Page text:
Zeteo Eurisko said:
“Thus, back to my honest query for you. Adequacy is not the question.”
Adequacy is the question when it’s a question of copies. Inerrant copies don’t figure in the traditional definition of inerrancy.
Once again, you were originally asking for a definition. The definition of inerrancy doesn’t extend to the copies.
I don’t mind if you want to ask a different question, but that’s an accurate answer to the first part of you question.
“The question remains unanswered: why would God bother to directly inspire authors and not take an intervening role in preserving the text?”
Several issues here:
i) The source of Protestant theology is revealed theology. We don’t do theology by positing what we think would be an ideal state of affairs, and then positing the conditions to realize that ideal.
One basic reason we ascribe inerrancy to the autographa and not to the copies is that Scripture ascribes inerrancy to the autographa and not to the copies.
ii) We do believe that God had a providential role in the preservation of the text. But he did not will to preserve a textual tradition identical to the autographa.
iii) Since your question is speculative, the answer will be speculative.
There is certainly a difference between having errant copies of errant originals, and having errant copies of inerrant originals.
This is especially the case if it’s possible to recover the original with a high degree of certainty from errant copies.
And this is the more so if (a), due to the redundancy of Biblical teaching, as well as (b) the trivial nature of most textual variants, no article of the faith was lost as a consequence of a fallible transmission process.
It is simply unnecessary to have inerrant copies if you can retrieve the original to a sufficient degree of accuracy using ordinary methods of transcription and critical reconstruction.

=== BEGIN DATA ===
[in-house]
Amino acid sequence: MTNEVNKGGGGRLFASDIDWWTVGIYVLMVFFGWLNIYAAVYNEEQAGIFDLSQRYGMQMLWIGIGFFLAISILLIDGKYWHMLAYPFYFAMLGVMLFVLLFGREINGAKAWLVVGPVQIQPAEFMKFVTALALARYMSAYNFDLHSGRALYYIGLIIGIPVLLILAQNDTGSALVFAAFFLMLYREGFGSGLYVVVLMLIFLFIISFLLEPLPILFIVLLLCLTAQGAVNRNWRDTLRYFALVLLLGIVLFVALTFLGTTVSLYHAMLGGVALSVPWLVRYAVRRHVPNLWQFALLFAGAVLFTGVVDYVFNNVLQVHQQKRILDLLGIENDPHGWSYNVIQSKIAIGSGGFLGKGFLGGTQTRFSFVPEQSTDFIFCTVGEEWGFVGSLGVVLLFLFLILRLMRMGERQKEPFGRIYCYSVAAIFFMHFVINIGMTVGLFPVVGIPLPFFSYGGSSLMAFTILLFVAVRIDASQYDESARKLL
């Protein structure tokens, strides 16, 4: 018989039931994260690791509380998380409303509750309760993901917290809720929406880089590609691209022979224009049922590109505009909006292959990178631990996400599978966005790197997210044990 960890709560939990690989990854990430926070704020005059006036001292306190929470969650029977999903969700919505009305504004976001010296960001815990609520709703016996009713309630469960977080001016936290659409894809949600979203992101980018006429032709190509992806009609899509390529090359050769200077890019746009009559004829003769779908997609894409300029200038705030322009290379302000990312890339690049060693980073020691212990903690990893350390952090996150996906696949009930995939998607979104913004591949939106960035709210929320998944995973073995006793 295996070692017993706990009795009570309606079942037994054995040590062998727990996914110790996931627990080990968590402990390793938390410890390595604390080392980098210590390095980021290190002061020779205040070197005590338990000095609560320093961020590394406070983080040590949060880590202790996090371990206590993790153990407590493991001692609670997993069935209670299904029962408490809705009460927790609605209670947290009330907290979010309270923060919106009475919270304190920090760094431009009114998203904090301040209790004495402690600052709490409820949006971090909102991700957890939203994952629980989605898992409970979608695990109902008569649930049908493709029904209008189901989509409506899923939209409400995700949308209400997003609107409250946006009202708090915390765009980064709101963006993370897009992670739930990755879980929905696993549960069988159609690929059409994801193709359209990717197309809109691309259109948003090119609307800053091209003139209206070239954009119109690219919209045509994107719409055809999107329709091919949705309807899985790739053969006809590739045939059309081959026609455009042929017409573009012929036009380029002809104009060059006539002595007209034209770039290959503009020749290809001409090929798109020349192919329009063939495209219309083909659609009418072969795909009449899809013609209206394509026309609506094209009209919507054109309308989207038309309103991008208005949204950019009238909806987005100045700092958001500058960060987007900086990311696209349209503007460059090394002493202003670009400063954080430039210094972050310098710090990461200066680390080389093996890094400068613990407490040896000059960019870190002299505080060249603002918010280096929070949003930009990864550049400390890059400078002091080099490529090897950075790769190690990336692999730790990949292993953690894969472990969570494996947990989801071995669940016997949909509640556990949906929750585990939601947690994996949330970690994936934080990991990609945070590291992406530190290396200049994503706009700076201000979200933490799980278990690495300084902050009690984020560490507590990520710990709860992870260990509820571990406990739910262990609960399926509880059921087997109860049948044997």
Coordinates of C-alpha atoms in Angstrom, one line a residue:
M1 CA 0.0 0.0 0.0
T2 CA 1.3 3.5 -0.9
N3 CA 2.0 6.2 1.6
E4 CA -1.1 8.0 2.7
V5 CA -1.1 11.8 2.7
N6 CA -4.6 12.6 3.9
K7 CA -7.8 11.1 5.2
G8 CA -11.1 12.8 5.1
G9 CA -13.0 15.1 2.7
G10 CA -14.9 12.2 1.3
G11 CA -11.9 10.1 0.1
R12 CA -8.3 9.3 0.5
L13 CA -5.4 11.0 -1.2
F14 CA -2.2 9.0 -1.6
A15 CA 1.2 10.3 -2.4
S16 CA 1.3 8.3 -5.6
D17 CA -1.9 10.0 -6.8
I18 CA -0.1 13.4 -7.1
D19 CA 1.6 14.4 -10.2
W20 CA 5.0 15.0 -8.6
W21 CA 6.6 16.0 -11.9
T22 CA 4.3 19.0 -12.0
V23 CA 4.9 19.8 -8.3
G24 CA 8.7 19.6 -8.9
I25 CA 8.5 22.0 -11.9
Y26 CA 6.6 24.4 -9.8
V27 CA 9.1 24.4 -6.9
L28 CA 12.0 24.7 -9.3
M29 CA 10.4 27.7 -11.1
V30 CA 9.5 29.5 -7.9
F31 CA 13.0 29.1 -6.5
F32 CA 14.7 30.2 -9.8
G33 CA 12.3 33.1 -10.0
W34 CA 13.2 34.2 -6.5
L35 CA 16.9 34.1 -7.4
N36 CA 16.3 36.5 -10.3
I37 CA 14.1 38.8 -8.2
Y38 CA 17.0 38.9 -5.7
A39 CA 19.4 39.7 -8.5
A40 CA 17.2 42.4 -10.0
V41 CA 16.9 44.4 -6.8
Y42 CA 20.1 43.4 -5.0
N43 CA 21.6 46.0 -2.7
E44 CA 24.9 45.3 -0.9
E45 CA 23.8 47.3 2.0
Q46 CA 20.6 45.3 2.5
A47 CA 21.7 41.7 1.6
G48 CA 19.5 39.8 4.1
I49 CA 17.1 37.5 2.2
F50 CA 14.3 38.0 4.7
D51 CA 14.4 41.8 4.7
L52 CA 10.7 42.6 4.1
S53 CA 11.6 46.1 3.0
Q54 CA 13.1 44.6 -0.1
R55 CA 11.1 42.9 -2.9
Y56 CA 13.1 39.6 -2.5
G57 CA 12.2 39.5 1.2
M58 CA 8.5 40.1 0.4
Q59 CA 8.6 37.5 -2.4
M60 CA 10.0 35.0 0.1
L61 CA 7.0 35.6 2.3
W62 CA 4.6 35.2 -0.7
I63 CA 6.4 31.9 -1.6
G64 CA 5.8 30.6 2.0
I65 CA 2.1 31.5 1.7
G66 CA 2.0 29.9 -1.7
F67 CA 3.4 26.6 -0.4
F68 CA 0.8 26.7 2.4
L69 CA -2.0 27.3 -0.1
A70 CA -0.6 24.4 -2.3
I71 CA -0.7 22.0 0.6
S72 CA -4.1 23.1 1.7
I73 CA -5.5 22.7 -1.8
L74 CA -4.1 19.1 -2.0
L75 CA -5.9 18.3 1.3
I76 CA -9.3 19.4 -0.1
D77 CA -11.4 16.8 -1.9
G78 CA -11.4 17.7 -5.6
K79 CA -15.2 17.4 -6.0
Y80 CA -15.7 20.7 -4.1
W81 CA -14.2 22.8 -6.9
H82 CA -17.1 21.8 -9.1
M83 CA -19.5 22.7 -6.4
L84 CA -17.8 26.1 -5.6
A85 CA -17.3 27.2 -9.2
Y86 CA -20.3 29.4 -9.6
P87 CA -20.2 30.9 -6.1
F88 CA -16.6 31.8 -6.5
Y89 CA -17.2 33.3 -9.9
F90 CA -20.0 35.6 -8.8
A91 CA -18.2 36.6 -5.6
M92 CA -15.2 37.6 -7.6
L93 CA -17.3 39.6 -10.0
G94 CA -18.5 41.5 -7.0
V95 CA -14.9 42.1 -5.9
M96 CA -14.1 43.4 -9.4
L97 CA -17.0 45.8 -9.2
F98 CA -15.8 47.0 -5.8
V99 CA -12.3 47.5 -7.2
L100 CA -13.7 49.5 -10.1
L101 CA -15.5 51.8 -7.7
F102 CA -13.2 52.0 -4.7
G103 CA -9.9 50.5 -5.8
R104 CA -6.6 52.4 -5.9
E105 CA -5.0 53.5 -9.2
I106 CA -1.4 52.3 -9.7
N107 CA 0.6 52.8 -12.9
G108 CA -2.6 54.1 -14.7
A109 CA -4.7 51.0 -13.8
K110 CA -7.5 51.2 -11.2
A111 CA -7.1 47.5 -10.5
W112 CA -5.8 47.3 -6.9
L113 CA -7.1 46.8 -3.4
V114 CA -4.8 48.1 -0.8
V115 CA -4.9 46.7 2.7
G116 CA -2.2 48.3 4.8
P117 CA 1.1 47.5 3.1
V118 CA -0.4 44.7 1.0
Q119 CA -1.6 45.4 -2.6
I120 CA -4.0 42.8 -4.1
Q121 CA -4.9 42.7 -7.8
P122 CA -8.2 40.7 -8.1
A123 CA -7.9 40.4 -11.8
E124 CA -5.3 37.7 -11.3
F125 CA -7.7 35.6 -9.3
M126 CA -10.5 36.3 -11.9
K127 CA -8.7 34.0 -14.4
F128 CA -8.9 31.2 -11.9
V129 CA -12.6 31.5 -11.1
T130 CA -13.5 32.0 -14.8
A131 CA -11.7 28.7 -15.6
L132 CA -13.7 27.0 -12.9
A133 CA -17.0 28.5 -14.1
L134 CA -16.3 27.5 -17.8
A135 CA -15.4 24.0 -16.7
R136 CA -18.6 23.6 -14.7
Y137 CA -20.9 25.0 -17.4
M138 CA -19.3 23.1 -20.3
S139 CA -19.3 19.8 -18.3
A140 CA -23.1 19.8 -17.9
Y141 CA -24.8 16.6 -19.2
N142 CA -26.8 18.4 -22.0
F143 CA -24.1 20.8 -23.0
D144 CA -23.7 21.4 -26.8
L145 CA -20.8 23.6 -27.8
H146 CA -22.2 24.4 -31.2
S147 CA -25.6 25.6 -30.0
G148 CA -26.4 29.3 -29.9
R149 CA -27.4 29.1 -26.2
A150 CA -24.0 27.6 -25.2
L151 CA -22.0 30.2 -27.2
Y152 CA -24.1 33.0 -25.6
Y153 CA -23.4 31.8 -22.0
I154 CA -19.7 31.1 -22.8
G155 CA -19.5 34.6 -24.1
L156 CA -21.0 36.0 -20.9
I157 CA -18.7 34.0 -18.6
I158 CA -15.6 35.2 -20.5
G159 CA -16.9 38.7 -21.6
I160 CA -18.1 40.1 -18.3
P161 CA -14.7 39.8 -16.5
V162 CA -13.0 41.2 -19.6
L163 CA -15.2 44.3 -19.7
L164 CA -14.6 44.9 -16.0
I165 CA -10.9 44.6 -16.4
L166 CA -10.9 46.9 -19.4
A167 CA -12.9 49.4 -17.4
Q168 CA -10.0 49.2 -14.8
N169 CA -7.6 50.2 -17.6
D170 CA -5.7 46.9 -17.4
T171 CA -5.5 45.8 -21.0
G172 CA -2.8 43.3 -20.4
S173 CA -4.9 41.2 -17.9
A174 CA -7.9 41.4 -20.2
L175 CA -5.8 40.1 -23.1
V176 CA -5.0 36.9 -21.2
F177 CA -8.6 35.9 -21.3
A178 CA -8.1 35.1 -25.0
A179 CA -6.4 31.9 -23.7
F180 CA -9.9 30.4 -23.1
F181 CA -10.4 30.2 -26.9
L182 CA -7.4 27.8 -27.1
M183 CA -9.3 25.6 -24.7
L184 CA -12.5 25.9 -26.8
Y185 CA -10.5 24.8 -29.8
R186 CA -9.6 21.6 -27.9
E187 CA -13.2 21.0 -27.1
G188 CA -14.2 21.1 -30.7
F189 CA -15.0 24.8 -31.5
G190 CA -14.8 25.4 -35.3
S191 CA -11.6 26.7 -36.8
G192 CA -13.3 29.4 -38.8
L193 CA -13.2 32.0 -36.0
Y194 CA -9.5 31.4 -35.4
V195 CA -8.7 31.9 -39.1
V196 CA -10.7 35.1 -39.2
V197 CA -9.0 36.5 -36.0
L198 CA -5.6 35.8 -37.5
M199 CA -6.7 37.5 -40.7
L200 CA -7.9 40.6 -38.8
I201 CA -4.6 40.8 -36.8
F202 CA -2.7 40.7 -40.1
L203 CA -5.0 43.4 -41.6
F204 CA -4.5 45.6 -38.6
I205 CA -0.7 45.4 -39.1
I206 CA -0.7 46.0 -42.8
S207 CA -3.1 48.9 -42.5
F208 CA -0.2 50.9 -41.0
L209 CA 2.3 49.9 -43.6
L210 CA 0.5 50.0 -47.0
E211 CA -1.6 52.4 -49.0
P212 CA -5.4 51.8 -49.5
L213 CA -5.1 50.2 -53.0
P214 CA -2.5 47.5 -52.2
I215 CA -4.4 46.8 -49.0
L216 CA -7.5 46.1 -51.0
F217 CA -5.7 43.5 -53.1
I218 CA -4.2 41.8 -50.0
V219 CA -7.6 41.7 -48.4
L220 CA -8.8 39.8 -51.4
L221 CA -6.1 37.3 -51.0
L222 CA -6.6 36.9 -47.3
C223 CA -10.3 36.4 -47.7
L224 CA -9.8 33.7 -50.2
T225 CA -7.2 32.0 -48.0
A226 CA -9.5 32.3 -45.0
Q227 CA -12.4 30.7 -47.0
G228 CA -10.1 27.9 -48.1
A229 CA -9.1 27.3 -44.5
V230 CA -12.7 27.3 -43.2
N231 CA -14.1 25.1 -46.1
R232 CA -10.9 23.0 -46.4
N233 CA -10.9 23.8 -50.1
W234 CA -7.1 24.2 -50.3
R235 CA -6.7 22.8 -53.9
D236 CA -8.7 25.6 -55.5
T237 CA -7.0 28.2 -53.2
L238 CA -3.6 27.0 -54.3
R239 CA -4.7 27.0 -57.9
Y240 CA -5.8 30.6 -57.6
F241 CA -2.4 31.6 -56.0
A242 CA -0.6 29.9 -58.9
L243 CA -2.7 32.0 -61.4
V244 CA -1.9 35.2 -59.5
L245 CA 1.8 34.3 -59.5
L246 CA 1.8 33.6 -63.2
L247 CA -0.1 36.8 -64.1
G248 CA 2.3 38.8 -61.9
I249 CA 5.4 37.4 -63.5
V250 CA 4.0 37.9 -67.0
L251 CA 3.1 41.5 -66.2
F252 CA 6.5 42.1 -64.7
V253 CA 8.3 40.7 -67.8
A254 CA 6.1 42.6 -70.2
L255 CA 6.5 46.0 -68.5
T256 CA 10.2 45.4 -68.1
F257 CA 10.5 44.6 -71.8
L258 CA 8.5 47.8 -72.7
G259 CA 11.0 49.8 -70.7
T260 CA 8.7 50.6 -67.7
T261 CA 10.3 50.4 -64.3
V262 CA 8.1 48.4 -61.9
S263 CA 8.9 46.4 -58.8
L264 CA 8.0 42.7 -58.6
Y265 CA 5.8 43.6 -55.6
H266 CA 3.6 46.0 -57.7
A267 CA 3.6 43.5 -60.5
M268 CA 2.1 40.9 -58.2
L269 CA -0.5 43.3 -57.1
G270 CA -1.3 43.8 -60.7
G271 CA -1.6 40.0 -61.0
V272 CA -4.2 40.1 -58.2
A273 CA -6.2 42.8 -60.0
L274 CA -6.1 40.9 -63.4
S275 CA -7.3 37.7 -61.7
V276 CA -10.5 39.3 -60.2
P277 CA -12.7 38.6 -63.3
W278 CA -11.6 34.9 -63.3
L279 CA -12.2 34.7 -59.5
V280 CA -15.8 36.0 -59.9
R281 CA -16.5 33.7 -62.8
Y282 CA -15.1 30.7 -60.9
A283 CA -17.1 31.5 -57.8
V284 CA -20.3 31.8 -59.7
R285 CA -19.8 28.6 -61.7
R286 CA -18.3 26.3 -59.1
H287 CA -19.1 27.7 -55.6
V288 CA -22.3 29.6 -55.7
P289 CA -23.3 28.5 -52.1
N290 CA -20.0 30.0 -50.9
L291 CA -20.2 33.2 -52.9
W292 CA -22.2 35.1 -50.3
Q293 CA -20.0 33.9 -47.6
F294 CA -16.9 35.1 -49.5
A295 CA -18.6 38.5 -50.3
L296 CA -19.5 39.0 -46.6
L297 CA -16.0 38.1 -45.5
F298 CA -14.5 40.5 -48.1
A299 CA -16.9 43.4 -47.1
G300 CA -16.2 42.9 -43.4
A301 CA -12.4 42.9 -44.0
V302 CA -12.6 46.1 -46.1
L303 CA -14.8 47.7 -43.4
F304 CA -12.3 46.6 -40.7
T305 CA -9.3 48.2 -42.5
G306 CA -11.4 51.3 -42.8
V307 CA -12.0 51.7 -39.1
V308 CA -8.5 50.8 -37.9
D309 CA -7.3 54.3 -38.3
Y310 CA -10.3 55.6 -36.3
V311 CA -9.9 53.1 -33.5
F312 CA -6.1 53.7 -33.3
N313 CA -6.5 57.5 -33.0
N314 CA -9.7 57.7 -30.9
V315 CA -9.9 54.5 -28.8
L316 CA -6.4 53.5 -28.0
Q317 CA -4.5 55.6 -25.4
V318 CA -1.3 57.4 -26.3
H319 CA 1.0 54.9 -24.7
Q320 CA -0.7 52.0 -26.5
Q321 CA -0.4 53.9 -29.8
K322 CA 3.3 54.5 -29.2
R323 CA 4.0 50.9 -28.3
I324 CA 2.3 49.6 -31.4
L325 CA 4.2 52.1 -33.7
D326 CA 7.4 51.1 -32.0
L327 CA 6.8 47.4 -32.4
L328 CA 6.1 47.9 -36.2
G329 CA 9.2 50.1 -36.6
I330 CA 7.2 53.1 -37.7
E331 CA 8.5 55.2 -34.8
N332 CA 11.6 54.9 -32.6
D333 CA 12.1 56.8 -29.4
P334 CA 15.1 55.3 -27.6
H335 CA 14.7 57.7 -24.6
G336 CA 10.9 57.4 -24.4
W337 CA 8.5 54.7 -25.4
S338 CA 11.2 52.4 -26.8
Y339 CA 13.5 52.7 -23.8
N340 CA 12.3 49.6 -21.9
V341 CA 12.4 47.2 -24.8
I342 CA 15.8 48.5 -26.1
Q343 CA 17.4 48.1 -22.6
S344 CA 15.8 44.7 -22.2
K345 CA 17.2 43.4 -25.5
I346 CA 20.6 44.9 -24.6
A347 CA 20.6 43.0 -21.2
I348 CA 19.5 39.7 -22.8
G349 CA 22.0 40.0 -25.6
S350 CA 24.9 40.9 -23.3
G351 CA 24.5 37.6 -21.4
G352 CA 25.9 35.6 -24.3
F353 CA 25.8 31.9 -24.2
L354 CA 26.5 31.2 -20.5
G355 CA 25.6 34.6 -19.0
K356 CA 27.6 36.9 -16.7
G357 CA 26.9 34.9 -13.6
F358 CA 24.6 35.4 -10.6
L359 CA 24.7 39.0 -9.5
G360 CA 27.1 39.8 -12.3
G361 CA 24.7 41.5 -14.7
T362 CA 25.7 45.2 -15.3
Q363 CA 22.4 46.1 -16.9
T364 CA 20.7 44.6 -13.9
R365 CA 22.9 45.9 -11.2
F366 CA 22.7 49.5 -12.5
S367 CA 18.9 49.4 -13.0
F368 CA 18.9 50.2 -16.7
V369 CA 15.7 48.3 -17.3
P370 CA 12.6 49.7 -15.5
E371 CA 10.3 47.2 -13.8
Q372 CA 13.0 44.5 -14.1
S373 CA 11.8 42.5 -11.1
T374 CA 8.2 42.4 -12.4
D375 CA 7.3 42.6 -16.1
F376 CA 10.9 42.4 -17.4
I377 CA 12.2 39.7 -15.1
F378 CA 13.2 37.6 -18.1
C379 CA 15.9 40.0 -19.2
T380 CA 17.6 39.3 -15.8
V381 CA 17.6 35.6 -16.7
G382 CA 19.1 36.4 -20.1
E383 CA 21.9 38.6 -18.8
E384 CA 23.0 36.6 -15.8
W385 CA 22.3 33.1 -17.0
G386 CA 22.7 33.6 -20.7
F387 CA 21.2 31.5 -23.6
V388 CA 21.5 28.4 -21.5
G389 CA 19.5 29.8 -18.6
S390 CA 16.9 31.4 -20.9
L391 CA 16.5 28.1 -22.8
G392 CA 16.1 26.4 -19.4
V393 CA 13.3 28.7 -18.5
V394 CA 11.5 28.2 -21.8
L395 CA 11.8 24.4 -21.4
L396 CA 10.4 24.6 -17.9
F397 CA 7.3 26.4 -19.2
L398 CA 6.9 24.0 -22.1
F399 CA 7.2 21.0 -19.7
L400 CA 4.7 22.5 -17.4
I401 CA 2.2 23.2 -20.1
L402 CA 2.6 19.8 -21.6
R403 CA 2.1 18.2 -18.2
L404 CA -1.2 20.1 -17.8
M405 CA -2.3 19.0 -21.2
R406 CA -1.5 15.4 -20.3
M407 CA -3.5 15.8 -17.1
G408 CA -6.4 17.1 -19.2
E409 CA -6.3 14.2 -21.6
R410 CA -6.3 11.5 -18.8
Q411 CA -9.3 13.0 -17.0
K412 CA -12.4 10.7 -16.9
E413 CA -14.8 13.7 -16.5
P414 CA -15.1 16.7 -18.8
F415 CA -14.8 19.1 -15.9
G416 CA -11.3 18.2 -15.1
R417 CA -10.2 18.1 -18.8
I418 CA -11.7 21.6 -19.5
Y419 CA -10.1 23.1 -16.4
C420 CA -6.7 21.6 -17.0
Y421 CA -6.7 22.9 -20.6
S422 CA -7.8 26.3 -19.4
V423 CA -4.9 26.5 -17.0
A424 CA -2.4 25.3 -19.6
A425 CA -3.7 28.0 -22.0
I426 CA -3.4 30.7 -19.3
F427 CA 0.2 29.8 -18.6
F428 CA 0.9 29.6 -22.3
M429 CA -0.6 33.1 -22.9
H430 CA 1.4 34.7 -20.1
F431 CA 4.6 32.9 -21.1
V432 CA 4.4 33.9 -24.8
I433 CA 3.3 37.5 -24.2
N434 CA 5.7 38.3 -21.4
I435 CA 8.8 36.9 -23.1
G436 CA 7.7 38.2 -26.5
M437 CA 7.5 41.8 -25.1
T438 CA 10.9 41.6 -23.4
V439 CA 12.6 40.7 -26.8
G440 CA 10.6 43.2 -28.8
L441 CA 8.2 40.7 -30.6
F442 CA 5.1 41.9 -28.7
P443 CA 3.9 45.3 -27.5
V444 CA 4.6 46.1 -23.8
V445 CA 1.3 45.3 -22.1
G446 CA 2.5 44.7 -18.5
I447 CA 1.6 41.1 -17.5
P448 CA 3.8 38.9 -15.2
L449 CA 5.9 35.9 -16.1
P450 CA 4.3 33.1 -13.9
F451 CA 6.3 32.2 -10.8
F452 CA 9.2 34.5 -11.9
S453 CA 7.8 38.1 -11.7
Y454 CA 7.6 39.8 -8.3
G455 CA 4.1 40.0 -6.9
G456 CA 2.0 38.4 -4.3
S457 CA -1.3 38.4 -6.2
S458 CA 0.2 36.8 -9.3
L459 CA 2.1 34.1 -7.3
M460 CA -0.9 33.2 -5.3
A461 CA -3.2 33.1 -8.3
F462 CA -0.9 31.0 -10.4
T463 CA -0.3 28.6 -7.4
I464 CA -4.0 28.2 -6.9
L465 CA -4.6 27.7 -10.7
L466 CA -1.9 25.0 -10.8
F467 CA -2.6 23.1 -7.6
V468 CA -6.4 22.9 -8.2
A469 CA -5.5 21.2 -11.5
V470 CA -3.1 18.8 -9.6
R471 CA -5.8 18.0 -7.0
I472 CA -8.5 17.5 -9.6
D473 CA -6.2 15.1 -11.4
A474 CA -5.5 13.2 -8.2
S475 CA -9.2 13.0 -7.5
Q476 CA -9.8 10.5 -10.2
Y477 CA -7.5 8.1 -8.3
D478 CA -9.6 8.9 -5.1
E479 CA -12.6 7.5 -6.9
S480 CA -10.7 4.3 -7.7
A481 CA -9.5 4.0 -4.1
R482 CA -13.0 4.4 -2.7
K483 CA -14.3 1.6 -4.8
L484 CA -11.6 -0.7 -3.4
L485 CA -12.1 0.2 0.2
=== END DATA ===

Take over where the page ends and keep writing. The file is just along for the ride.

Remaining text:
iv) Indeed, for God to inspire every scribe would blur the distinction between special revelation and ordinary providence, divine speech and human speech.
This would defeat the purpose of having revelation in the first place, since it would become impossible to demarcate the line between inspired and uninspired speech, to know when one took up where the other left off.
Are we to suppose that if Bertrand Russell were quoting Scripture to disprove Scripture, God would have to inspire Russell’s citation, so that Russell would be divinely inspired every time he quoted the Bible?
What about a paraphrase or summary? Would that also have to be inspired?
Even before the Fall there was a difference between God speaking and Adam speaking, where one ended while the other began.
“Asking the question from another angle: if the preservation of scripture is clearly the work of fallible men, could not the authorship be as well?”
This question is ambiguous. Are you asking if the ascription of authorship could be fallible, or are you asking if the Scriptural authors could be fallible?
“Most importantly, how do we tell the difference?”
i) If you’re posing the first version of the question (authorial attribution), then that’s a matter of internal and external evidence regarding authorship.
ii) If you’re posing the second version of the question (inspired authorship), then that goes to the various lines of evidence for the inspiration of Scripture.